The chief origin of our awareness of God comes from two typically human intuitions. The first of these intuitions is that, as human persons possessed of an intellectual faculty, we automatically and reflexively understand that any effect has a cause, and we immediately know the difference between something that appears to be the result of generally operative forces (which we must reach back further to explain) and something that appears immediately to be the result of deliberate design. Thus, when we see sand or pebbles strewn on a beach, we immediately think of general causes which have impacted their somewhat random distribution (for nothing is ever totally random; all effects are to some degree constrained). But when we see a precise stack of stones or a sand castle, we immediately apprehend that it was made by a human agent possessed of intellect and will.
In addition, of course, when we see some of the remarkable designs which animals produce (a bird’s nest is a good example), since we know from ages of collective experience that animals do not possess intellects as we do, we ascribe these designs to “instincts” that have been incorporated into an animal’s nature, through a higher instance of design (the design, inescapably, of the mysterious being we refer to as God). To those who neither are in denial nor have been carefully taught by others in denial, design is all but immediately obvious, and all but instantly suggestive of the existence of God.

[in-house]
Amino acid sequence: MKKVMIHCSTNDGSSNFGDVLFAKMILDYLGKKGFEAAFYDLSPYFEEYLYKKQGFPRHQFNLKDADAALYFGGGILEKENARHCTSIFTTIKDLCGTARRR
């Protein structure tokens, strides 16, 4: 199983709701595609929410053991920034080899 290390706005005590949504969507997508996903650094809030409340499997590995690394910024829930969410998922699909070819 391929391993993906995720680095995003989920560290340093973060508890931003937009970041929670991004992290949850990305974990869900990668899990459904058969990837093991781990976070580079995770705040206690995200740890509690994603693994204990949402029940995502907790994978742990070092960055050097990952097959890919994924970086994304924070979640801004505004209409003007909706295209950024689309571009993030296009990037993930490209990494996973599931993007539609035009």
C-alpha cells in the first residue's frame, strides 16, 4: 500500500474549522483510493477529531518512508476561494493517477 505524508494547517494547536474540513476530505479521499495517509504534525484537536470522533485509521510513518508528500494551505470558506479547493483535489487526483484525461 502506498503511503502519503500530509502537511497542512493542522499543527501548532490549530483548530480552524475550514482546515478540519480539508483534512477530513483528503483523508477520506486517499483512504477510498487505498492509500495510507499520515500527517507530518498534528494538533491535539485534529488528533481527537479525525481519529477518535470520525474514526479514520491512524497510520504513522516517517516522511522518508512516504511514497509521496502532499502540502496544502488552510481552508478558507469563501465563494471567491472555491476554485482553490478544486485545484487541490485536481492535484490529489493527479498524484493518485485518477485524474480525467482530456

Refusal to acknowledge design
Discussion of design is as old as recorded history. St. Paul (cited here as a keen observer rather than a Christian authority) expressed this natural recognition of design and its attendant willful corruption some 2,000 years ago, in his letter to the Romans (1:19-32). I will quote at length because it summarizes the entire argument.